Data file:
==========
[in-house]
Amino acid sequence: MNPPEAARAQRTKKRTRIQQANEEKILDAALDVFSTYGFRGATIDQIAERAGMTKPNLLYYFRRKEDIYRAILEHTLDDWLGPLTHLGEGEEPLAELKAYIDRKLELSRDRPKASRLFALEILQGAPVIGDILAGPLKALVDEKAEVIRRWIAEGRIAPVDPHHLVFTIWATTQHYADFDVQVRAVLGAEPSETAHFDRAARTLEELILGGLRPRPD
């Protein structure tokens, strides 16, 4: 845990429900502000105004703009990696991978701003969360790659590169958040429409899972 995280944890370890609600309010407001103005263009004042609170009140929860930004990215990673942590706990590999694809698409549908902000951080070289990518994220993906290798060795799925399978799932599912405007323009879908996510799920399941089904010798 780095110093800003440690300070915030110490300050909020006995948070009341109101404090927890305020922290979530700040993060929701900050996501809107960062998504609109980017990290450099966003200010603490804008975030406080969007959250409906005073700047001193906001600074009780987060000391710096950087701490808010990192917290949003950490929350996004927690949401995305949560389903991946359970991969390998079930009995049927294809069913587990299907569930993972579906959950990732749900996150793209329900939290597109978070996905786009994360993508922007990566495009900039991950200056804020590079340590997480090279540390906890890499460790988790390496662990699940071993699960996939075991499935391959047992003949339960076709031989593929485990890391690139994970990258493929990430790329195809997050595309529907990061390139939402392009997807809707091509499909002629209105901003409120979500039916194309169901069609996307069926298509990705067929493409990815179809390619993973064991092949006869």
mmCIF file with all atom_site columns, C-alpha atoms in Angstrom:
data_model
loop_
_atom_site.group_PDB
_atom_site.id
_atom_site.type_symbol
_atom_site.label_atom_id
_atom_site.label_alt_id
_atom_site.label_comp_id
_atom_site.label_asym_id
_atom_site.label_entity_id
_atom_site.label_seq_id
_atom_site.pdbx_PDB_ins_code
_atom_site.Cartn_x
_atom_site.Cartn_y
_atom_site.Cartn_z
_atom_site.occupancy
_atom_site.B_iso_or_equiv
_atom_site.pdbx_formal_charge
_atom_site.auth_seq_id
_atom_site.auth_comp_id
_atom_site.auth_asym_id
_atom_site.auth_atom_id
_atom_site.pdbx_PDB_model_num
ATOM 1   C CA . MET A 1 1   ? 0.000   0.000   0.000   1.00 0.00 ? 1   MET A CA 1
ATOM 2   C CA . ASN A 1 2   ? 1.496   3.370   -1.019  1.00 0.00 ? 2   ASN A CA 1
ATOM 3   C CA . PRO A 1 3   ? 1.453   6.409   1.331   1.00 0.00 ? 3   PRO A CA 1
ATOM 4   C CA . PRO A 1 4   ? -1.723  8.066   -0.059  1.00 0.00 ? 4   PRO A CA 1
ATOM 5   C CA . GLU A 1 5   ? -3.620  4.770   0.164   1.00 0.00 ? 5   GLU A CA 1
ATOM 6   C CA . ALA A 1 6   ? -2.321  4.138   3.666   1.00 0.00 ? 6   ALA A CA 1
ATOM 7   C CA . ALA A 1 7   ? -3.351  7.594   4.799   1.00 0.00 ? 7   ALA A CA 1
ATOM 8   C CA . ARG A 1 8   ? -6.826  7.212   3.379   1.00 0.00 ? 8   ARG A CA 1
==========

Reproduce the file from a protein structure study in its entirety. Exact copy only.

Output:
[in-house]
Amino acid sequence: MNPPEAARAQRTKKRTRIQQANEEKILDAALDVFSTYGFRGATIDQIAERAGMTKPNLLYYFRRKEDIYRAILEHTLDDWLGPLTHLGEGEEPLAELKAYIDRKLELSRDRPKASRLFALEILQGAPVIGDILAGPLKALVDEKAEVIRRWIAEGRIAPVDPHHLVFTIWATTQHYADFDVQVRAVLGAEPSETAHFDRAARTLEELILGGLRPRPD
């Protein structure tokens, strides 16, 4: 845990429900502000105004703009990696991978701003969360790659590169958040429409899972 995280944890370890609600309010407001103005263009004042609170009140929860930004990215990673942590706990590999694809698409549908902000951080070289990518994220993906290798060795799925399978799932599912405007323009879908996510799920399941089904010798 780095110093800003440690300070915030110490300050909020006995948070009341109101404090927890305020922290979530700040993060929701900050996501809107960062998504609109980017990290450099966003200010603490804008975030406080969007959250409906005073700047001193906001600074009780987060000391710096950087701490808010990192917290949003950490929350996004927690949401995305949560389903991946359970991969390998079930009995049927294809069913587990299907569930993972579906959950990732749900996150793209329900939290597109978070996905786009994360993508922007990566495009900039991950200056804020590079340590997480090279540390906890890499460790988790390496662990699940071993699960996939075991499935391959047992003949339960076709031989593929485990890391690139994970990258493929990430790329195809997050595309529907990061390139939402392009997807809707091509499909002629209105901003409120979500039916194309169901069609996307069926298509990705067929493409990815179809390619993973064991092949006869």
mmCIF file with all atom_site columns, C-alpha atoms in Angstrom:
data_model
loop_
_atom_site.group_PDB
_atom_site.id
_atom_site.type_symbol
_atom_site.label_atom_id
_atom_site.label_alt_id
_atom_site.label_comp_id
_atom_site.label_asym_id
_atom_site.label_entity_id
_atom_site.label_seq_id
_atom_site.pdbx_PDB_ins_code
_atom_site.Cartn_x
_atom_site.Cartn_y
_atom_site.Cartn_z
_atom_site.occupancy
_atom_site.B_iso_or_equiv
_atom_site.pdbx_formal_charge
_atom_site.auth_seq_id
_atom_site.auth_comp_id
_atom_site.auth_asym_id
_atom_site.auth_atom_id
_atom_site.pdbx_PDB_model_num
ATOM 1   C CA . MET A 1 1   ? 0.000   0.000   0.000   1.00 0.00 ? 1   MET A CA 1
ATOM 2   C CA . ASN A 1 2   ? 1.496   3.370   -1.019  1.00 0.00 ? 2   ASN A CA 1
ATOM 3   C CA . PRO A 1 3   ? 1.453   6.409   1.331   1.00 0.00 ? 3   PRO A CA 1
ATOM 4   C CA . PRO A 1 4   ? -1.723  8.066   -0.059  1.00 0.00 ? 4   PRO A CA 1
ATOM 5   C CA . GLU A 1 5   ? -3.620  4.770   0.164   1.00 0.00 ? 5   GLU A CA 1
ATOM 6   C CA . ALA A 1 6   ? -2.321  4.138   3.666   1.00 0.00 ? 6   ALA A CA 1
ATOM 7   C CA . ALA A 1 7   ? -3.351  7.594   4.799   1.00 0.00 ? 7   ALA A CA 1
ATOM 8   C CA . ARG A 1 8   ? -6.826  7.212   3.379   1.00 0.00 ? 8   ARG A CA 1